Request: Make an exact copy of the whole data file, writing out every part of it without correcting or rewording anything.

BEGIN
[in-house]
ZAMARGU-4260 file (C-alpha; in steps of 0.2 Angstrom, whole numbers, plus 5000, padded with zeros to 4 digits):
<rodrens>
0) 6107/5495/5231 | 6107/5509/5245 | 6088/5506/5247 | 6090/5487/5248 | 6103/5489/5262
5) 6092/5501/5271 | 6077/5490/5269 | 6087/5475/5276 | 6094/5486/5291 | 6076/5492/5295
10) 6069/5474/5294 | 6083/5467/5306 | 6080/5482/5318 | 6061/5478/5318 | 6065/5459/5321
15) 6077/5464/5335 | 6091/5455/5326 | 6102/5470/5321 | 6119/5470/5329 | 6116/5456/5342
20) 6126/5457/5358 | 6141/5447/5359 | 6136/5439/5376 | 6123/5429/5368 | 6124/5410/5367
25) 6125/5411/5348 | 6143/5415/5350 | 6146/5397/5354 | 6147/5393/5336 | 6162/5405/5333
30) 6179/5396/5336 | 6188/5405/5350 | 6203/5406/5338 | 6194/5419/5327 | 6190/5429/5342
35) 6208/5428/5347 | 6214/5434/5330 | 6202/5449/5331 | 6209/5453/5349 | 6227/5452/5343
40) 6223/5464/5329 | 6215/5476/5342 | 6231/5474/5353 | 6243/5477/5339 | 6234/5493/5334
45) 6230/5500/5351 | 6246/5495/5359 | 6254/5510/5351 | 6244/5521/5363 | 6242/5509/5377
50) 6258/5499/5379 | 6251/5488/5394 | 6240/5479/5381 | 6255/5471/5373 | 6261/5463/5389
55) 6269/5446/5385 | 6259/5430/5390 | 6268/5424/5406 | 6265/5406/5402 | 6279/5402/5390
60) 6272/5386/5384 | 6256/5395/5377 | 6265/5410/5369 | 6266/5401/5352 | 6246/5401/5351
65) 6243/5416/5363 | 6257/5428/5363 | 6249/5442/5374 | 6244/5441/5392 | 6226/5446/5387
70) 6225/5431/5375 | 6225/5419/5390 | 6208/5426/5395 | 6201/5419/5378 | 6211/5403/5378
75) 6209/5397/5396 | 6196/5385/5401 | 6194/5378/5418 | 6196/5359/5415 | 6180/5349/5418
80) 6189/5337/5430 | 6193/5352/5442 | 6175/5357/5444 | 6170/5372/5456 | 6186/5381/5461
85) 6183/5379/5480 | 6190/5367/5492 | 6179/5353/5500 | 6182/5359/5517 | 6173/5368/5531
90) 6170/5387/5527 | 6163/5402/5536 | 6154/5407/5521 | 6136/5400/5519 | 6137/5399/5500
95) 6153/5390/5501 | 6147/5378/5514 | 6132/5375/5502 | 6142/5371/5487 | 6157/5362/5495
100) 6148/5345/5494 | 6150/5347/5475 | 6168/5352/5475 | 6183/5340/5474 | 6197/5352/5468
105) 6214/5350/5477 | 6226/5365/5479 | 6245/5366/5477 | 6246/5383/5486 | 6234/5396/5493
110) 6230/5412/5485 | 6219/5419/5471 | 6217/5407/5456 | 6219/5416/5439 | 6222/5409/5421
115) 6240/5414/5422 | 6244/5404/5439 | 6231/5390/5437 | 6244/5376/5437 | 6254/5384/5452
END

[in-house]
ZAMARGU-4260 file (C-alpha; in steps of 0.2 Angstrom, whole numbers, plus 5000, padded with zeros to 4 digits):
<rodrens>
0) 6107/5495/5231 | 6107/5509/5245 | 6088/5506/5247 | 6090/5487/5248 | 6103/5489/5262
5) 6092/5501/5271 | 6077/5490/5269 | 6087/5475/5276 | 6094/5486/5291 | 6076/5492/5295
10) 6069/5474/5294 | 6083/5467/5306 | 6080/5482/5318 | 6061/5478/5318 | 6065/5459/5321
15) 6077/5464/5335 | 6091/5455/5326 | 6102/5470/5321 | 6119/5470/5329 | 6116/5456/5342
20) 6126/5457/5358 | 6141/5447/5359 | 6136/5439/5376 | 6123/5429/5368 | 6124/5410/5367
25) 6125/5411/5348 | 6143/5415/5350 | 6146/5397/5354 | 6147/5393/5336 | 6162/5405/5333
30) 6179/5396/5336 | 6188/5405/5350 | 6203/5406/5338 | 6194/5419/5327 | 6190/5429/5342
35) 6208/5428/5347 | 6214/5434/5330 | 6202/5449/5331 | 6209/5453/5349 | 6227/5452/5343
40) 6223/5464/5329 | 6215/5476/5342 | 6231/5474/5353 | 6243/5477/5339 | 6234/5493/5334
45) 6230/5500/5351 | 6246/5495/5359 | 6254/5510/5351 | 6244/5521/5363 | 6242/5509/5377
50) 6258/5499/5379 | 6251/5488/5394 | 6240/5479/5381 | 6255/5471/5373 | 6261/5463/5389
55) 6269/5446/5385 | 6259/5430/5390 | 6268/5424/5406 | 6265/5406/5402 | 6279/5402/5390
60) 6272/5386/5384 | 6256/5395/5377 | 6265/5410/5369 | 6266/5401/5352 | 6246/5401/5351
65) 6243/5416/5363 | 6257/5428/5363 | 6249/5442/5374 | 6244/5441/5392 | 6226/5446/5387
70) 6225/5431/5375 | 6225/5419/5390 | 6208/5426/5395 | 6201/5419/5378 | 6211/5403/5378
75) 6209/5397/5396 | 6196/5385/5401 | 6194/5378/5418 | 6196/5359/5415 | 6180/5349/5418
80) 6189/5337/5430 | 6193/5352/5442 | 6175/5357/5444 | 6170/5372/5456 | 6186/5381/5461
85) 6183/5379/5480 | 6190/5367/5492 | 6179/5353/5500 | 6182/5359/5517 | 6173/5368/5531
90) 6170/5387/5527 | 6163/5402/5536 | 6154/5407/5521 | 6136/5400/5519 | 6137/5399/5500
95) 6153/5390/5501 | 6147/5378/5514 | 6132/5375/5502 | 6142/5371/5487 | 6157/5362/5495
100) 6148/5345/5494 | 6150/5347/5475 | 6168/5352/5475 | 6183/5340/5474 | 6197/5352/5468
105) 6214/5350/5477 | 6226/5365/5479 | 6245/5366/5477 | 6246/5383/5486 | 6234/5396/5493
110) 6230/5412/5485 | 6219/5419/5471 | 6217/5407/5456 | 6219/5416/5439 | 6222/5409/5421
115) 6240/5414/5422 | 6244/5404/5439 | 6231/5390/5437 | 6244/5376/5437 | 6254/5384/5452